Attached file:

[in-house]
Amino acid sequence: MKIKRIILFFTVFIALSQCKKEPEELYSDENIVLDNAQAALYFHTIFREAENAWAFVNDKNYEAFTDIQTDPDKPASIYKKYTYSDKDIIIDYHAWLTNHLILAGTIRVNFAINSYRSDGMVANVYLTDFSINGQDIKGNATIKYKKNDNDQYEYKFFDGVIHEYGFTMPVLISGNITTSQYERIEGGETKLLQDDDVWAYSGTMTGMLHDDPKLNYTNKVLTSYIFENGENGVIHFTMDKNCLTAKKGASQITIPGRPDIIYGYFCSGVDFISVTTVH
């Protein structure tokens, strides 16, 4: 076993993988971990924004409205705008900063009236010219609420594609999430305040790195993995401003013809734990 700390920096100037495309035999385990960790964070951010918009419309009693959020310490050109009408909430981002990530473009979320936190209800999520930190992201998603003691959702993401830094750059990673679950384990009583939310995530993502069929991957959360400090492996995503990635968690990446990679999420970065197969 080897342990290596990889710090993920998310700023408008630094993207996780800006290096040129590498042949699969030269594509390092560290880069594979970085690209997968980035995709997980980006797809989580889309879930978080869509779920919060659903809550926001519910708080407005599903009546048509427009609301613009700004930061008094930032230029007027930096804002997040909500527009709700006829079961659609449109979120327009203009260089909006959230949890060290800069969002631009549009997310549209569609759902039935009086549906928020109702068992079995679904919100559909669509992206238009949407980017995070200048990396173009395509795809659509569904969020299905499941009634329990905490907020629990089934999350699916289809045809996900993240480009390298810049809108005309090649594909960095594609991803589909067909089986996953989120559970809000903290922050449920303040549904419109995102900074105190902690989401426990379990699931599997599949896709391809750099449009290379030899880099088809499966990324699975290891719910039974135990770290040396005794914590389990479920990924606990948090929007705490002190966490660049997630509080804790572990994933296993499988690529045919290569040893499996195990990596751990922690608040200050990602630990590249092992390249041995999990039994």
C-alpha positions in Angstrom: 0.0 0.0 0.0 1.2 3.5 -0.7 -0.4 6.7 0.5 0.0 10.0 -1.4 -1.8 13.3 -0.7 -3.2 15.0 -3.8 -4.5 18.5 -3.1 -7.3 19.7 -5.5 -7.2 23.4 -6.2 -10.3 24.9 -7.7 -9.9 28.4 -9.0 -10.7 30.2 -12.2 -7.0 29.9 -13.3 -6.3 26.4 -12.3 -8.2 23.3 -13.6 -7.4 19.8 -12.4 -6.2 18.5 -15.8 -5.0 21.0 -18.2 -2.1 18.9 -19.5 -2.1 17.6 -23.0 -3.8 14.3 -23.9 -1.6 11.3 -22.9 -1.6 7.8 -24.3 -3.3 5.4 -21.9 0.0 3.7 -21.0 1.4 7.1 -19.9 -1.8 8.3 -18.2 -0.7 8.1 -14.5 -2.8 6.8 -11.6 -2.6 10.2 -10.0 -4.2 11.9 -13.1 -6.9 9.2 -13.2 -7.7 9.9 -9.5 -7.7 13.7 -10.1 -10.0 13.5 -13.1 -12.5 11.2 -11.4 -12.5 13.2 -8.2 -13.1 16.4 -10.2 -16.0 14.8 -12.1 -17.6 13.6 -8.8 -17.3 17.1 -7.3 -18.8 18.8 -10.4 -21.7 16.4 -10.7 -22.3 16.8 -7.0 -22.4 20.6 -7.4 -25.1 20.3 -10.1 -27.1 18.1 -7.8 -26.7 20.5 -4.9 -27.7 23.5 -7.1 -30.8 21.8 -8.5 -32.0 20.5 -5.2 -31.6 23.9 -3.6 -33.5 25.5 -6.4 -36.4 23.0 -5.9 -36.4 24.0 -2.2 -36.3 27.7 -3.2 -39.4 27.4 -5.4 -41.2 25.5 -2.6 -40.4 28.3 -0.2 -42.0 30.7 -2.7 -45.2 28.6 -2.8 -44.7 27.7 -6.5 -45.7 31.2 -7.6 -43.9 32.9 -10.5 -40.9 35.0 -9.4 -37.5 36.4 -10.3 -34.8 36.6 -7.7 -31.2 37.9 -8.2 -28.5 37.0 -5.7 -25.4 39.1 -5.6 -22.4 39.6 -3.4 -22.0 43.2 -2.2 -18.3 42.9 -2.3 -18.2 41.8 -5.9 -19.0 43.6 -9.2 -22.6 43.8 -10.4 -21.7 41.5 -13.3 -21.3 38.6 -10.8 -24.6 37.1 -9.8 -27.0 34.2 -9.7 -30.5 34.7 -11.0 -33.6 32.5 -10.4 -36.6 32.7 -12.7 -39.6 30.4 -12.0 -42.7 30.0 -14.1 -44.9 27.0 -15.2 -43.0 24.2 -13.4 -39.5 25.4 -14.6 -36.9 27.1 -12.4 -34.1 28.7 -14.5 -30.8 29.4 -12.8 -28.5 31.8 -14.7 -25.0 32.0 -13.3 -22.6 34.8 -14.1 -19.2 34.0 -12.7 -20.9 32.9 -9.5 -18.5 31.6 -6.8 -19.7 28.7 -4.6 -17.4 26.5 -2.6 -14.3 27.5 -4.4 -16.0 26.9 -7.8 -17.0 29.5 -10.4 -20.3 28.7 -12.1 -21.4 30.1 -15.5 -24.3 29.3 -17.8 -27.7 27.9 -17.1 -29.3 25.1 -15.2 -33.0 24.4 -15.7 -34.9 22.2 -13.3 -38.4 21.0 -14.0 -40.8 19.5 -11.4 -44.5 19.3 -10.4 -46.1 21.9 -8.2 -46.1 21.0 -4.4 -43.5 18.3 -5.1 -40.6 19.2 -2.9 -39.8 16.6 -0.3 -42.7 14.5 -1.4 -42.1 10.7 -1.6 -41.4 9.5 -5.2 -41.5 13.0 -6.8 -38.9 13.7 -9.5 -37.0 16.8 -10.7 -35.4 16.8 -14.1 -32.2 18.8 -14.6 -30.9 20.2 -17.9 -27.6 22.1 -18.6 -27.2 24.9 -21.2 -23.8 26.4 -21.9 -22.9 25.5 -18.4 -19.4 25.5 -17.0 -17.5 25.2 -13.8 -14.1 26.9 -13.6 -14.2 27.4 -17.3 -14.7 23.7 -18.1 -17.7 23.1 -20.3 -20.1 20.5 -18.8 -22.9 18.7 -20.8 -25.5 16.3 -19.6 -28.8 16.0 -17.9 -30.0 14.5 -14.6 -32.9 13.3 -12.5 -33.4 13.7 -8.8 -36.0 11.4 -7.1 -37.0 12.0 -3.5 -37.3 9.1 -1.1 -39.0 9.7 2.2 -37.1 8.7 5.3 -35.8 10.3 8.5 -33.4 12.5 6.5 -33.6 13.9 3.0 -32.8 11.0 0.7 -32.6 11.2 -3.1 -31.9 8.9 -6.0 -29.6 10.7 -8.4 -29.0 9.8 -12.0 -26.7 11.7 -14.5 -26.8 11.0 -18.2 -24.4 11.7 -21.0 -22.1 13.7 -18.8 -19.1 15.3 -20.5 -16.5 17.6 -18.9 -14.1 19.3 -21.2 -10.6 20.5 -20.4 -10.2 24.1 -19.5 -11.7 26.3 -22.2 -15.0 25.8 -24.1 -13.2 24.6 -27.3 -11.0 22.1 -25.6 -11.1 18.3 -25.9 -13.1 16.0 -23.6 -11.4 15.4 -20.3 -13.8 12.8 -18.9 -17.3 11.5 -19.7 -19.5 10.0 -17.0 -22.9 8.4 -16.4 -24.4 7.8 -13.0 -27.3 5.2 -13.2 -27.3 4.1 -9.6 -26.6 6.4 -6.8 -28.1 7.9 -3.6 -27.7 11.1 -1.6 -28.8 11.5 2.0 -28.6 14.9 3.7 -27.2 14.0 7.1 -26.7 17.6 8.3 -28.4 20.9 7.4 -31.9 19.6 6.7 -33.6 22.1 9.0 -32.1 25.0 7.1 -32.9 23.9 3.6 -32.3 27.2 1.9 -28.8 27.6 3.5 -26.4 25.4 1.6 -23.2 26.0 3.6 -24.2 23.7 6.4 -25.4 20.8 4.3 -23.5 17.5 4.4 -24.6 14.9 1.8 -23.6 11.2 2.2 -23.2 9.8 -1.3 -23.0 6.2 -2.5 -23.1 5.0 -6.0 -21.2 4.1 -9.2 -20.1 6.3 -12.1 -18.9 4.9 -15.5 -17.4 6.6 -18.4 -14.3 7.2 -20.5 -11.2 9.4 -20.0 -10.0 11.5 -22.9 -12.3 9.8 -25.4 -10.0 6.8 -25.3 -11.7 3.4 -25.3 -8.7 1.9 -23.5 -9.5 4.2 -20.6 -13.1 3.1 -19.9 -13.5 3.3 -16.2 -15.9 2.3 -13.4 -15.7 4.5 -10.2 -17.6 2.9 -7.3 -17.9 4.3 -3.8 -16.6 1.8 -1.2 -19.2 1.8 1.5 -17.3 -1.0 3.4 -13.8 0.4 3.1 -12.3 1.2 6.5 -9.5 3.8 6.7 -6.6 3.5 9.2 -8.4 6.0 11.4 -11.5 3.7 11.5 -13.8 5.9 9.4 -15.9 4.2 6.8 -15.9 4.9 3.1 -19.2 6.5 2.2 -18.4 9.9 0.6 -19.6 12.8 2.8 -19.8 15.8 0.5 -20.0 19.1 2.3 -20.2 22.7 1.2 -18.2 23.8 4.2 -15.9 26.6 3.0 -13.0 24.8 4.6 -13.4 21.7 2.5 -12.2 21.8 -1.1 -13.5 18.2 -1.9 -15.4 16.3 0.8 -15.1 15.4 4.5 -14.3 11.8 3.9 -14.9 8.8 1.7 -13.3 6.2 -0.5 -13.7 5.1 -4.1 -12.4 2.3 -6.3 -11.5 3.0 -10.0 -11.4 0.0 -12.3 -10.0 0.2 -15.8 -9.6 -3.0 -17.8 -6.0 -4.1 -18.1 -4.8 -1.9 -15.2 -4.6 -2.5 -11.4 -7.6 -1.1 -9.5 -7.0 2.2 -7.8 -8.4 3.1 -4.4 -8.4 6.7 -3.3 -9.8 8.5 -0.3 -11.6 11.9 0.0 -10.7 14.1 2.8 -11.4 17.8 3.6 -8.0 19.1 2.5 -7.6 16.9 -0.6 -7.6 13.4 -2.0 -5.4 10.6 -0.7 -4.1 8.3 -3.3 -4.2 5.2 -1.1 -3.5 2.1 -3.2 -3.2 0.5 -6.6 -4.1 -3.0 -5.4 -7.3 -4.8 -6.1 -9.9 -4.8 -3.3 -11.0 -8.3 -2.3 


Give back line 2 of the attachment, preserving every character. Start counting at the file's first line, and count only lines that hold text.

Amino acid sequence: MKIKRIILFFTVFIALSQCKKEPEELYSDENIVLDNAQAALYFHTIFREAENAWAFVNDKNYEAFTDIQTDPDKPASIYKKYTYSDKDIIIDYHAWLTNHLILAGTIRVNFAINSYRSDGMVANVYLTDFSINGQDIKGNATIKYKKNDNDQYEYKFFDGVIHEYGFTMPVLISGNITTSQYERIEGGETKLLQDDDVWAYSGTMTGMLHDDPKLNYTNKVLTSYIFENGENGVIHFTMDKNCLTAKKGASQITIPGRPDIIYGYFCSGVDFISVTTVH